Change the Ref Trolls the NRA with Cookies

Just before Thanksgiving, the National Rifle Association tweeted a picture of Santa Claus with a scroll that had the word “ammunition” repeated over and over. The picture was headed, “Dear Santa, you are giving us ammunition. We give you cookies. It’s that simple. – @NRA. “

Obviously, that didn’t go well with many, especially anti-gun violence groups like Change the Ref (CTR). Agency Alma worked with the organization to draw attention to the NRA’s soundless request by baking 1,700 cookies in the shape of gunshot victims and delivering them directly to the NRA. The number of cookies represents each child or teenager who dies of gun violence each year.

A video shows the CTR founders Manuel and Patricia Padauy-Oliver, the parents of the Parkland shooting victim Joaquin “Guac” Oliver, baking cookies in their kitchen. It is further demonstrated how the couple pierced the human-shaped figures to represent bullet holes. The ad is advertised with the hashtag #onecookieperkid.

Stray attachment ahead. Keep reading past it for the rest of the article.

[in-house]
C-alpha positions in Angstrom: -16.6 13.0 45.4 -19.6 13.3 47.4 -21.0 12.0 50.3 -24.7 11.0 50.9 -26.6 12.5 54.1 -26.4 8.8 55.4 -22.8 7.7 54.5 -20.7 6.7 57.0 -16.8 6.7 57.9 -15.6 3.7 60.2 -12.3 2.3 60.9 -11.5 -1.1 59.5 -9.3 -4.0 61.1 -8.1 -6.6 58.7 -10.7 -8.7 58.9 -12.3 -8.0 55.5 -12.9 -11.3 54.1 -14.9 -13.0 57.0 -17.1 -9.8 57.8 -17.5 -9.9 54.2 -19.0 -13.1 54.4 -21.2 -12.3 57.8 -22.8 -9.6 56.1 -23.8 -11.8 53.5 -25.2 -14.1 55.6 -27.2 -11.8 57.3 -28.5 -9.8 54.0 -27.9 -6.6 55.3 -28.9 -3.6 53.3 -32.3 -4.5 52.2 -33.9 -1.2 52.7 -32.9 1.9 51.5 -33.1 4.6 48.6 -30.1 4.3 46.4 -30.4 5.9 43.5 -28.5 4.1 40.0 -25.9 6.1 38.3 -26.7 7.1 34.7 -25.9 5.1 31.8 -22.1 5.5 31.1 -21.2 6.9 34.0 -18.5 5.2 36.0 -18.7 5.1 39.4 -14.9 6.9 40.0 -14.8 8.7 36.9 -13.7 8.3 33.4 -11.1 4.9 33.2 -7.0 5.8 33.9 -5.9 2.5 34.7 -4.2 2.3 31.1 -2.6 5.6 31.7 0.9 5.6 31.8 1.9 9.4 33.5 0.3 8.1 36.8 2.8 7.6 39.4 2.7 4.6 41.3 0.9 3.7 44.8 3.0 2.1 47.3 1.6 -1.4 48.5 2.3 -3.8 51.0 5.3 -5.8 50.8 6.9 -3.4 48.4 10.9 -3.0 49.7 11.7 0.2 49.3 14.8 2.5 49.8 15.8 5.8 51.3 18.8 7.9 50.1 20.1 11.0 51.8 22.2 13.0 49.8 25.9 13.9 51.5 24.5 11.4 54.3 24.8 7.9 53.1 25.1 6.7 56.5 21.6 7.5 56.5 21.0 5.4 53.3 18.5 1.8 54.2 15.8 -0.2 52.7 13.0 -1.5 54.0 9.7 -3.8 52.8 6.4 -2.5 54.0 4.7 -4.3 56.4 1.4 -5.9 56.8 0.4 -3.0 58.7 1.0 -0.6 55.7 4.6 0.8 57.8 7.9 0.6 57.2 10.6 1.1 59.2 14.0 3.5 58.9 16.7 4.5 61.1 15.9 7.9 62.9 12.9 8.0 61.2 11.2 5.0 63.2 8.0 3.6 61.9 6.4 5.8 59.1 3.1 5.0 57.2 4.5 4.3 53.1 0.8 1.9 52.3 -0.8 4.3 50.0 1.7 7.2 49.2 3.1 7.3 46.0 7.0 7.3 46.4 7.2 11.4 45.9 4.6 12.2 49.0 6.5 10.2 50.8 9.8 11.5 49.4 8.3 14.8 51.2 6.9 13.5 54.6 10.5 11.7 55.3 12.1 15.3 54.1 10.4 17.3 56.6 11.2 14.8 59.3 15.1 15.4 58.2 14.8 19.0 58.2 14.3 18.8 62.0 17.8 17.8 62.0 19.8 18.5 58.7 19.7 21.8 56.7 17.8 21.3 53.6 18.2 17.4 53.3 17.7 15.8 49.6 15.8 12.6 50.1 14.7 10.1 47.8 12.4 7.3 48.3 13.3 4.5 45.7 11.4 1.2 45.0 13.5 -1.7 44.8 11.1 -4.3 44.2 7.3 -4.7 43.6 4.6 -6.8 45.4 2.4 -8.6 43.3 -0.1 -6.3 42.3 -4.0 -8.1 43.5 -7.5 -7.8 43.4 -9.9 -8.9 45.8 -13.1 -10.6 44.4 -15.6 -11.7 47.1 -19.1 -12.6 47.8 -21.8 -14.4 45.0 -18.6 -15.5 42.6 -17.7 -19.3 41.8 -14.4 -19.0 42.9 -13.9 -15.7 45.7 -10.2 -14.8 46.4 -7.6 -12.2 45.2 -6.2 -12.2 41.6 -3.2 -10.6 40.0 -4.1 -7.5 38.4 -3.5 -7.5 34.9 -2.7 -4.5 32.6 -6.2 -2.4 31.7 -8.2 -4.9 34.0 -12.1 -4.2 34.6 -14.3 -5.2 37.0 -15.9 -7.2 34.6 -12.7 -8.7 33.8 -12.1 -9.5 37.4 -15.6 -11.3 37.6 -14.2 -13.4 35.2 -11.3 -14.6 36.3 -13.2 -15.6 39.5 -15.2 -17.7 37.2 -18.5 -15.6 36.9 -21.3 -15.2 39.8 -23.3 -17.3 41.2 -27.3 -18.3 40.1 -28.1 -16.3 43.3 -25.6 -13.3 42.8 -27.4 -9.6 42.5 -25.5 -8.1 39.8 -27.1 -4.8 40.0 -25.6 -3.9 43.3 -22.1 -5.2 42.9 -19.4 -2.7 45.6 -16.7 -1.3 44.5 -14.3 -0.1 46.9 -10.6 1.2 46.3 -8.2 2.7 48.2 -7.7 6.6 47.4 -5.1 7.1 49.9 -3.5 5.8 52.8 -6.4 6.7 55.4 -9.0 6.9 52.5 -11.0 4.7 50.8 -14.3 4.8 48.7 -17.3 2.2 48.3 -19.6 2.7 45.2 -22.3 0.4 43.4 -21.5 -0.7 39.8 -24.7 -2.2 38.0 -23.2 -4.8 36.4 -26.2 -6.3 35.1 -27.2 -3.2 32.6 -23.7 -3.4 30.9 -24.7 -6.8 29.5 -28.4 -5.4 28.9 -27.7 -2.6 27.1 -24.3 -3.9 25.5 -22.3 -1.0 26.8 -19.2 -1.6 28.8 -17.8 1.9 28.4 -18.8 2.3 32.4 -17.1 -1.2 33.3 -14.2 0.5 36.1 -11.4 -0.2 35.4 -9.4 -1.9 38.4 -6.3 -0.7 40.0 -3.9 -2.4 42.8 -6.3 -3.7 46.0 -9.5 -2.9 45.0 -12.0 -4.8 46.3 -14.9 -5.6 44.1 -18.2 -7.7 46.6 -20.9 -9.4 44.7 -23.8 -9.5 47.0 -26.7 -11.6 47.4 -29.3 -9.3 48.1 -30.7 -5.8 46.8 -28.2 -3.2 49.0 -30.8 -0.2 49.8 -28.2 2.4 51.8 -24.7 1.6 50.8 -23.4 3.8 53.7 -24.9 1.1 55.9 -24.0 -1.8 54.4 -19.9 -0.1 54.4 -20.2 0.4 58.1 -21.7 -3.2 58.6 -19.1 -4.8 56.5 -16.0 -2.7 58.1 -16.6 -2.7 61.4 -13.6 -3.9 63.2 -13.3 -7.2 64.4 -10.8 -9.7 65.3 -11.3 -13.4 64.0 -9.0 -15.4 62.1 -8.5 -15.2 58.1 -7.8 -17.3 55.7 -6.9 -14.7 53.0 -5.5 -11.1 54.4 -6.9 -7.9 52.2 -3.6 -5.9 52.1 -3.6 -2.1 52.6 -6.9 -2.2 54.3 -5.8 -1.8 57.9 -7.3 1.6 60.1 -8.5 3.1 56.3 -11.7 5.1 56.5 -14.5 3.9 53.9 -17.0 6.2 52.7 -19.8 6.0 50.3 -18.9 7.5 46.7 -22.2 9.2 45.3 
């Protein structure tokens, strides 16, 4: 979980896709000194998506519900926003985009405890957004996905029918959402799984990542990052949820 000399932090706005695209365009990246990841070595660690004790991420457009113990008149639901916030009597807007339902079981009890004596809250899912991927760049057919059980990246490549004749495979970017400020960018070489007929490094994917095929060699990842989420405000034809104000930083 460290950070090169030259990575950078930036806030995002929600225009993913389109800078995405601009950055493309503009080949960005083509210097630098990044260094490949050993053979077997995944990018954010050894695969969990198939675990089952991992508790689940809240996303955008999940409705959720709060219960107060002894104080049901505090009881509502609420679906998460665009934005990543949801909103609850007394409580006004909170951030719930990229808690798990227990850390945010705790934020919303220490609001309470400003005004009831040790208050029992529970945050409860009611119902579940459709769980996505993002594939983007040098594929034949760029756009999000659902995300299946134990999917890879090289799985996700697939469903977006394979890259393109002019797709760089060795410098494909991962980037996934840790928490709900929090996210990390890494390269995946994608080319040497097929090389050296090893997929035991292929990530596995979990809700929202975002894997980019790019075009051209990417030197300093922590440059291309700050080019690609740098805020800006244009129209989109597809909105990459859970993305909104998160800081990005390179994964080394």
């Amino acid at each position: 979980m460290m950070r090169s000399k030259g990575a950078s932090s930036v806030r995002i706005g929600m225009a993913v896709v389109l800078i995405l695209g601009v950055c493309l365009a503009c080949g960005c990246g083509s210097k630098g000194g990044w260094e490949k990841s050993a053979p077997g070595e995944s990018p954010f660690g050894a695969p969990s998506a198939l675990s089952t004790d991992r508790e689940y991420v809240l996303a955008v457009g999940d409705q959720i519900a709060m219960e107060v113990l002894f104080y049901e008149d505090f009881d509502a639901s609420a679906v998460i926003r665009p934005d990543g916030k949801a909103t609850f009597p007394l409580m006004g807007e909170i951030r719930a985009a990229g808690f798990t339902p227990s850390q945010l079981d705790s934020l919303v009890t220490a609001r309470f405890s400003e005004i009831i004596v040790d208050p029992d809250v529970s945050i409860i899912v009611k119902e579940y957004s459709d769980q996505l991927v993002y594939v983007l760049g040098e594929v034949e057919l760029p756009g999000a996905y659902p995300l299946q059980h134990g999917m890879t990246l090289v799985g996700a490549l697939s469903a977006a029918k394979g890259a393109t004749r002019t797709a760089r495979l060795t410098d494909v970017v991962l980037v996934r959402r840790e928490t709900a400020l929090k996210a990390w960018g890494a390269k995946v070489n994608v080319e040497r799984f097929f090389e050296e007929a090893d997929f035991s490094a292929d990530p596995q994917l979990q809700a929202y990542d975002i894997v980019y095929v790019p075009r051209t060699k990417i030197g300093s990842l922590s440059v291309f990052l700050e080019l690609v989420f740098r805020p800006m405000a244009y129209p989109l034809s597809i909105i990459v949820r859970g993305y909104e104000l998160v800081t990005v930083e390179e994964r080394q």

The movement gained energy and attraction on social media, and other organizations and anti-gun violence activists joined in. Guns Down America, March for Our Lives and Parkland survivor and activist David Hogg all sponsored the action and Change the Ref posted them and delivered the cookies directly to NRA headquarters in Virginia.

A film from the social media news channel Now This shows that the activists were first stopped by the NRA security officer who told them their presence was undesirable. In response, Padauy-Oliver and Hogg placed all of the cookies on a sidewalk in front of the NRA sign and documented their efforts.

“This initiative with Alma to remind the NRA of all the innocent lives lost is an important way to end the year and usher in a new one,” said Manuel Oliver, Founder of Change the Ref. “Beginning in 2021 we will continue our efforts with renewed hope to end gun violence. “

The group’s previous efforts included a Valentine’s Day mural high above the streets in New York, weapon-shaped soaps, and the Museum of the Incomplete for Social Change.

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